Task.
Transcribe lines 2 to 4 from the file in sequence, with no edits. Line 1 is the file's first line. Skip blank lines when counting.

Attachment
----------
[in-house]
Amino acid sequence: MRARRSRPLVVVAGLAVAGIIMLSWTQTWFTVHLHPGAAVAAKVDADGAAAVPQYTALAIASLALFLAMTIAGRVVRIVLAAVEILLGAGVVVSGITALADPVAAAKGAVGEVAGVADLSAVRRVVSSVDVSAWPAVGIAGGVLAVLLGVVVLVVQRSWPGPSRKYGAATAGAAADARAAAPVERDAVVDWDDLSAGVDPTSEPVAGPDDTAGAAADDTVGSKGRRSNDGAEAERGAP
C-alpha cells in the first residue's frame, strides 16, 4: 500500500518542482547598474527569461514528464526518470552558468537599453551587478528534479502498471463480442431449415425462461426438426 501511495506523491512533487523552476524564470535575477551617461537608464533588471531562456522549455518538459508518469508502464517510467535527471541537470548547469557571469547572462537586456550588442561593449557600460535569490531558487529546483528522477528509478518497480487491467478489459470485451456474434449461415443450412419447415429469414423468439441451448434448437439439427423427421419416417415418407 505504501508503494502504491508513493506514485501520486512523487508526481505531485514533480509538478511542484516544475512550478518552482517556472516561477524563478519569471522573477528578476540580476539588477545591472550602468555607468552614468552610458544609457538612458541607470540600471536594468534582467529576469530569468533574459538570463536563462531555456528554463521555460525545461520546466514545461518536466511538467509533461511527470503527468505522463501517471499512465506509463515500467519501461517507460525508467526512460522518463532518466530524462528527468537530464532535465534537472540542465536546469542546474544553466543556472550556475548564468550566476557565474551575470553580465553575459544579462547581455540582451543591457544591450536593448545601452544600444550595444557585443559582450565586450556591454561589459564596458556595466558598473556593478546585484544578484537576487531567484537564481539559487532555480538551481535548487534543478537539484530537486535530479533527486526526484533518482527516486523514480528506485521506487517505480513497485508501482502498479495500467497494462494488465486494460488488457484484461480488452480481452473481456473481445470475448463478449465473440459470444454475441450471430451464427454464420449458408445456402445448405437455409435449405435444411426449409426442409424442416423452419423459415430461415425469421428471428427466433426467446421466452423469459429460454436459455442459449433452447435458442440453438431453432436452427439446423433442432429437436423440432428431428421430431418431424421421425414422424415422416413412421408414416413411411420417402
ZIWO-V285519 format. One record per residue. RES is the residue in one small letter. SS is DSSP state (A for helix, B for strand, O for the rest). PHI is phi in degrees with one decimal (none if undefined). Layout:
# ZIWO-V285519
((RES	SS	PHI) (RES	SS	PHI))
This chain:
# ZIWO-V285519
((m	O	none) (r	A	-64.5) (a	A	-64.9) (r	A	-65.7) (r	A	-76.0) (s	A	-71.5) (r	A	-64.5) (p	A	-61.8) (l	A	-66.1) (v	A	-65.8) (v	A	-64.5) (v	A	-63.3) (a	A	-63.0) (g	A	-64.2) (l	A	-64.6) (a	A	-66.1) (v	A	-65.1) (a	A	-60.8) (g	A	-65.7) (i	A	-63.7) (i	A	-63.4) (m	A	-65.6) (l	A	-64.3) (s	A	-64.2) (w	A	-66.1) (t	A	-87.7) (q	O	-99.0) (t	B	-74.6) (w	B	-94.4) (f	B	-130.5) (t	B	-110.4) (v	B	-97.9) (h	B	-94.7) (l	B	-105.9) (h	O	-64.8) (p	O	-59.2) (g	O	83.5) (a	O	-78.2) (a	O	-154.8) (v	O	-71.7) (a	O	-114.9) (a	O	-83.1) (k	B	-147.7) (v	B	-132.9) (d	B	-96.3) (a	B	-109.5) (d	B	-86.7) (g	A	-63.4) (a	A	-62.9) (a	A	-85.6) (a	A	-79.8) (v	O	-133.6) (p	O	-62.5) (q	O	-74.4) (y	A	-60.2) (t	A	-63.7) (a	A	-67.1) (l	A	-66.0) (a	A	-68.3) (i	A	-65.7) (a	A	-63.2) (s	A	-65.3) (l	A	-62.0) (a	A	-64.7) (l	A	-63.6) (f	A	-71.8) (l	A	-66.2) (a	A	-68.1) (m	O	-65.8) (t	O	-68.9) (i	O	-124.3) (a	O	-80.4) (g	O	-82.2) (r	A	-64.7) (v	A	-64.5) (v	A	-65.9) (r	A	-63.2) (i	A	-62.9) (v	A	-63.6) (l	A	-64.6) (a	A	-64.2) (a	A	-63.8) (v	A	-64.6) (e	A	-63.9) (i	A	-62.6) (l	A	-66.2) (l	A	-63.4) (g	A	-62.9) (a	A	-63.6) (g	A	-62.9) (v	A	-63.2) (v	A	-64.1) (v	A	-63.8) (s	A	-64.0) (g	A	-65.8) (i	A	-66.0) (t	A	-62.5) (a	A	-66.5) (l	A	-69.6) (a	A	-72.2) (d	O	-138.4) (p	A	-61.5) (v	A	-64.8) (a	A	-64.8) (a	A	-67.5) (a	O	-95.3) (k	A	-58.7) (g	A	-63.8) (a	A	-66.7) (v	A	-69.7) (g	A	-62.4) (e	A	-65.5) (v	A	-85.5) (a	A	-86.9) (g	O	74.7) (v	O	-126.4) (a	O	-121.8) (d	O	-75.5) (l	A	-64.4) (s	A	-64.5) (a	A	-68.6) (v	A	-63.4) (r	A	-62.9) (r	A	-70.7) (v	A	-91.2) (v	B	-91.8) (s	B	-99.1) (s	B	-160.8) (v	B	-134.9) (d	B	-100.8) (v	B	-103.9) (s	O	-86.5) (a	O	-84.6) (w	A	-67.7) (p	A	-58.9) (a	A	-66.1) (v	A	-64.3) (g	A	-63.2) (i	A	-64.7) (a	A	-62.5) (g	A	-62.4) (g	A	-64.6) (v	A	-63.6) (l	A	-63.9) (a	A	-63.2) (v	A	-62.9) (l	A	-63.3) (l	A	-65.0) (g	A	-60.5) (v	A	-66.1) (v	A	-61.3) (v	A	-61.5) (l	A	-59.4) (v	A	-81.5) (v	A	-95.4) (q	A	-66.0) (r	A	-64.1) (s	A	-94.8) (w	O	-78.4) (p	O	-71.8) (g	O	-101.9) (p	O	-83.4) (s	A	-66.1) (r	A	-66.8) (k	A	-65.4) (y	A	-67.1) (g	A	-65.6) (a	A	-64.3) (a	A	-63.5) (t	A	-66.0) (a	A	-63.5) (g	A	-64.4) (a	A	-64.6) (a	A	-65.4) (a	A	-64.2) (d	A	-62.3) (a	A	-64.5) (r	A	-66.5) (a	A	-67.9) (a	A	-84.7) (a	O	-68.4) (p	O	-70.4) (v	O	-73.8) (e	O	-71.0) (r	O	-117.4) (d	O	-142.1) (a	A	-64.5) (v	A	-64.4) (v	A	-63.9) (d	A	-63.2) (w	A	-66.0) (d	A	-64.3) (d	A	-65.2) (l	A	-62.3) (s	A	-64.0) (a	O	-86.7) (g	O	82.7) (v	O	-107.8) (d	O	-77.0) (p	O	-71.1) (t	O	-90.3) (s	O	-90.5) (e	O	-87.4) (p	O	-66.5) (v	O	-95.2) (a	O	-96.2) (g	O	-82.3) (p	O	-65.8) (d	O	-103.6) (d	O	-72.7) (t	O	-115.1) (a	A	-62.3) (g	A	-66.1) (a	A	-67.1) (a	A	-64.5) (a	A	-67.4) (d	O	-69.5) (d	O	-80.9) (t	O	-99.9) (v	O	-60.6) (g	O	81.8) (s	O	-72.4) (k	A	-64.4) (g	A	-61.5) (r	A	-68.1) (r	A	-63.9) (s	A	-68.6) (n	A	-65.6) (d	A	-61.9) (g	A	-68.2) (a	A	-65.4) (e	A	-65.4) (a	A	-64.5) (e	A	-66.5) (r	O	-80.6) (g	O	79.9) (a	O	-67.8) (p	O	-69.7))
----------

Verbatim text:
Amino acid sequence: MRARRSRPLVVVAGLAVAGIIMLSWTQTWFTVHLHPGAAVAAKVDADGAAAVPQYTALAIASLALFLAMTIAGRVVRIVLAAVEILLGAGVVVSGITALADPVAAAKGAVGEVAGVADLSAVRRVVSSVDVSAWPAVGIAGGVLAVLLGVVVLVVQRSWPGPSRKYGAATAGAAADARAAAPVERDAVVDWDDLSAGVDPTSEPVAGPDDTAGAAADDTVGSKGRRSNDGAEAERGAP
C-alpha cells in the first residue's frame, strides 16, 4: 500500500518542482547598474527569461514528464526518470552558468537599453551587478528534479502498471463480442431449415425462461426438426 501511495506523491512533487523552476524564470535575477551617461537608464533588471531562456522549455518538459508518469508502464517510467535527471541537470548547469557571469547572462537586456550588442561593449557600460535569490531558487529546483528522477528509478518497480487491467478489459470485451456474434449461415443450412419447415429469414423468439441451448434448437439439427423427421419416417415418407 505504501508503494502504491508513493506514485501520486512523487508526481505531485514533480509538478511542484516544475512550478518552482517556472516561477524563478519569471522573477528578476540580476539588477545591472550602468555607468552614468552610458544609457538612458541607470540600471536594468534582467529576469530569468533574459538570463536563462531555456528554463521555460525545461520546466514545461518536466511538467509533461511527470503527468505522463501517471499512465506509463515500467519501461517507460525508467526512460522518463532518466530524462528527468537530464532535465534537472540542465536546469542546474544553466543556472550556475548564468550566476557565474551575470553580465553575459544579462547581455540582451543591457544591450536593448545601452544600444550595444557585443559582450565586450556591454561589459564596458556595466558598473556593478546585484544578484537576487531567484537564481539559487532555480538551481535548487534543478537539484530537486535530479533527486526526484533518482527516486523514480528506485521506487517505480513497485508501482502498479495500467497494462494488465486494460488488457484484461480488452480481452473481456473481445470475448463478449465473440459470444454475441450471430451464427454464420449458408445456402445448405437455409435449405435444411426449409426442409424442416423452419423459415430461415425469421428471428427466433426467446421466452423469459429460454436459455442459449433452447435458442440453438431453432436452427439446423433442432429437436423440432428431428421430431418431424421421425414422424415422416413412421408414416413411411420417402
ZIWO-V285519 format. One record per residue. RES is the residue in one small letter. SS is DSSP state (A for helix, B for strand, O for the rest). PHI is phi in degrees with one decimal (none if undefined). Layout: